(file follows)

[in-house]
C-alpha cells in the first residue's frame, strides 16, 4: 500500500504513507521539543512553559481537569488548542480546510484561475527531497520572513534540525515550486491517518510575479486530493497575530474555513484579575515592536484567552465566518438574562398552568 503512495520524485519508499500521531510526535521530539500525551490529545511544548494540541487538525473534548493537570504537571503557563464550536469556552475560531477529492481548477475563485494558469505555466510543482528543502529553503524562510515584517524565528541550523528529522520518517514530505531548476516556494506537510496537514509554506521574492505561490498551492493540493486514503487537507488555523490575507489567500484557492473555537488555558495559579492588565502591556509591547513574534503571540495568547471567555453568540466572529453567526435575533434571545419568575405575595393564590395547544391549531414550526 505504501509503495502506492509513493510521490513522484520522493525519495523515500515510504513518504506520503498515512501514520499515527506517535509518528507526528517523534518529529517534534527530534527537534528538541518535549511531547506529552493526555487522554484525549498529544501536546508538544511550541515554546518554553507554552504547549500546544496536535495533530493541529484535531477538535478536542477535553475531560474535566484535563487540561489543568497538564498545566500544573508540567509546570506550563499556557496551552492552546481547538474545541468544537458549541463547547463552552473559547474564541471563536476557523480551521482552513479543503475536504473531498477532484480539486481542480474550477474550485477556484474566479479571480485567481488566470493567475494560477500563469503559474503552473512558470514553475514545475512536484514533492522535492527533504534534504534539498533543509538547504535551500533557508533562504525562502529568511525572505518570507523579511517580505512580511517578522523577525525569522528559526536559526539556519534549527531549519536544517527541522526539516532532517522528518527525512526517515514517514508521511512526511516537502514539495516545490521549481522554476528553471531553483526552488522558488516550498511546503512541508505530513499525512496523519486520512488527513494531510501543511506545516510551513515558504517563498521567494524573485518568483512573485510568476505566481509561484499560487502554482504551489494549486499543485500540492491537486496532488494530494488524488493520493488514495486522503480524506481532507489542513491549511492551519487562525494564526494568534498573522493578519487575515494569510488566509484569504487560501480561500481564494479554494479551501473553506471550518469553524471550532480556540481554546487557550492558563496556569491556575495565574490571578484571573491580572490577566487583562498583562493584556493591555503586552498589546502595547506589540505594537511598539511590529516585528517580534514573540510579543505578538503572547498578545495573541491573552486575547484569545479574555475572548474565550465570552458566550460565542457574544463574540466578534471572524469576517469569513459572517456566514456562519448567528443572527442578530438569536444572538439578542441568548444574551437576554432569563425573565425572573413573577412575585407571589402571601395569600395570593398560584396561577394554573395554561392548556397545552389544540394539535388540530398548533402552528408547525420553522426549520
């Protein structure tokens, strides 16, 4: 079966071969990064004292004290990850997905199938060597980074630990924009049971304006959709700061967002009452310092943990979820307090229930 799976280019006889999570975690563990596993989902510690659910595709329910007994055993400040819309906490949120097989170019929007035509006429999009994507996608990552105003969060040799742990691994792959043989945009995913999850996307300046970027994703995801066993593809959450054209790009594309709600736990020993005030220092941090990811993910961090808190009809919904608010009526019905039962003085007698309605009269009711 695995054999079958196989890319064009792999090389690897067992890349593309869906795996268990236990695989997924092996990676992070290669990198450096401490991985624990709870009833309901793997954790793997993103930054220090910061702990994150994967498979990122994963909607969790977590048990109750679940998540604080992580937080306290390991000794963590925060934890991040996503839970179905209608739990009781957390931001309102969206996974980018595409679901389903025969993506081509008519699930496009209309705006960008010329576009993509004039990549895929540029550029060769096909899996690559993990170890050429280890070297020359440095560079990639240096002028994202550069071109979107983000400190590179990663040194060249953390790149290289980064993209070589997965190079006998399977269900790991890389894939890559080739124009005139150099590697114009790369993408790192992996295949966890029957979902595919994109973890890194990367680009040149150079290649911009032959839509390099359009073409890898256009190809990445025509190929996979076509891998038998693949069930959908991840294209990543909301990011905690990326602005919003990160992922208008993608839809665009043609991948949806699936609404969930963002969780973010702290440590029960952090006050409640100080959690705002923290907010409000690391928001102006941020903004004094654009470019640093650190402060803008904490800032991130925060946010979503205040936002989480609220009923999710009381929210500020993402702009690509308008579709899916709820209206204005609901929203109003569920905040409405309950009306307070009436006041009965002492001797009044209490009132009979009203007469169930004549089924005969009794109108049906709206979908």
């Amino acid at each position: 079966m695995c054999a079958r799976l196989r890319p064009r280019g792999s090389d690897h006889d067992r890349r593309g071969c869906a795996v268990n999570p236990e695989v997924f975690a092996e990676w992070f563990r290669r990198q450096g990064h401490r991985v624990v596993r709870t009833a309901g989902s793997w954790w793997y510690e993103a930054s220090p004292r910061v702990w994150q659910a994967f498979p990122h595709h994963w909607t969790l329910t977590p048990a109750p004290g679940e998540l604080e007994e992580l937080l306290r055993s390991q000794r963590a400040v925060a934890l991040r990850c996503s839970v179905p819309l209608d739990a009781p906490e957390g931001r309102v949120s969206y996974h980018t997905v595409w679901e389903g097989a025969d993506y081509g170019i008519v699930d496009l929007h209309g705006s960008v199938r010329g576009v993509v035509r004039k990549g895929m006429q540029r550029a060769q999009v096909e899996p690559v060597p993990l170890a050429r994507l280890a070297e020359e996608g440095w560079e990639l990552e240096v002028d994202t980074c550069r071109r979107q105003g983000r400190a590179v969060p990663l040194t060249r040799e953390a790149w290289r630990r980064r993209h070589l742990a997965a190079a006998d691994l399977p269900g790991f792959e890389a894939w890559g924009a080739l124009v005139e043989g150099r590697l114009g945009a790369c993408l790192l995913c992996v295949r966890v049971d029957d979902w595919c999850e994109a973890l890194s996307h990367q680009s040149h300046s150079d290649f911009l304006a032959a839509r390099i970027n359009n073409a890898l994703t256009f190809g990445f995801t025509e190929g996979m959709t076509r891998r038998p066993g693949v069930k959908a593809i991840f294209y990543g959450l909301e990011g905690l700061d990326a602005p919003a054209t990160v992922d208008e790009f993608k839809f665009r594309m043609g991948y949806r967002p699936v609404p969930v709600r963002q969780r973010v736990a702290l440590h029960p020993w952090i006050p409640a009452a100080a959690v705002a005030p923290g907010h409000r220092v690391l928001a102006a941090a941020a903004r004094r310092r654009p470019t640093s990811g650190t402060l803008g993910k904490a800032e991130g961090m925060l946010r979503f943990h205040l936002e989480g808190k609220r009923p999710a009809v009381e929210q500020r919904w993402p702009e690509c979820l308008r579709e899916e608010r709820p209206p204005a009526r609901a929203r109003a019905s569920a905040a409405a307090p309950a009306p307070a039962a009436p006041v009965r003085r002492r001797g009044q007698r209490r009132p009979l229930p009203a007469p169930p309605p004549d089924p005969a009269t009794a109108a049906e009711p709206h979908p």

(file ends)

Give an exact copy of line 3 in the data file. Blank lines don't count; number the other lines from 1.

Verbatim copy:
């Protein structure tokens, strides 16, 4: 079966071969990064004292004290990850997905199938060597980074630990924009049971304006959709700061967002009452310092943990979820307090229930 799976280019006889999570975690563990596993989902510690659910595709329910007994055993400040819309906490949120097989170019929007035509006429999009994507996608990552105003969060040799742990691994792959043989945009995913999850996307300046970027994703995801066993593809959450054209790009594309709600736990020993005030220092941090990811993910961090808190009809919904608010009526019905039962003085007698309605009269009711 695995054999079958196989890319064009792999090389690897067992890349593309869906795996268990236990695989997924092996990676992070290669990198450096401490991985624990709870009833309901793997954790793997993103930054220090910061702990994150994967498979990122994963909607969790977590048990109750679940998540604080992580937080306290390991000794963590925060934890991040996503839970179905209608739990009781957390931001309102969206996974980018595409679901389903025969993506081509008519699930496009209309705006960008010329576009993509004039990549895929540029550029060769096909899996690559993990170890050429280890070297020359440095560079990639240096002028994202550069071109979107983000400190590179990663040194060249953390790149290289980064993209070589997965190079006998399977269900790991890389894939890559080739124009005139150099590697114009790369993408790192992996295949966890029957979902595919994109973890890194990367680009040149150079290649911009032959839509390099359009073409890898256009190809990445025509190929996979076509891998038998693949069930959908991840294209990543909301990011905690990326602005919003990160992922208008993608839809665009043609991948949806699936609404969930963002969780973010702290440590029960952090006050409640100080959690705002923290907010409000690391928001102006941020903004004094654009470019640093650190402060803008904490800032991130925060946010979503205040936002989480609220009923999710009381929210500020993402702009690509308008579709899916709820209206204005609901929203109003569920905040409405309950009306307070009436006041009965002492001797009044209490009132009979009203007469169930004549089924005969009794109108049906709206979908």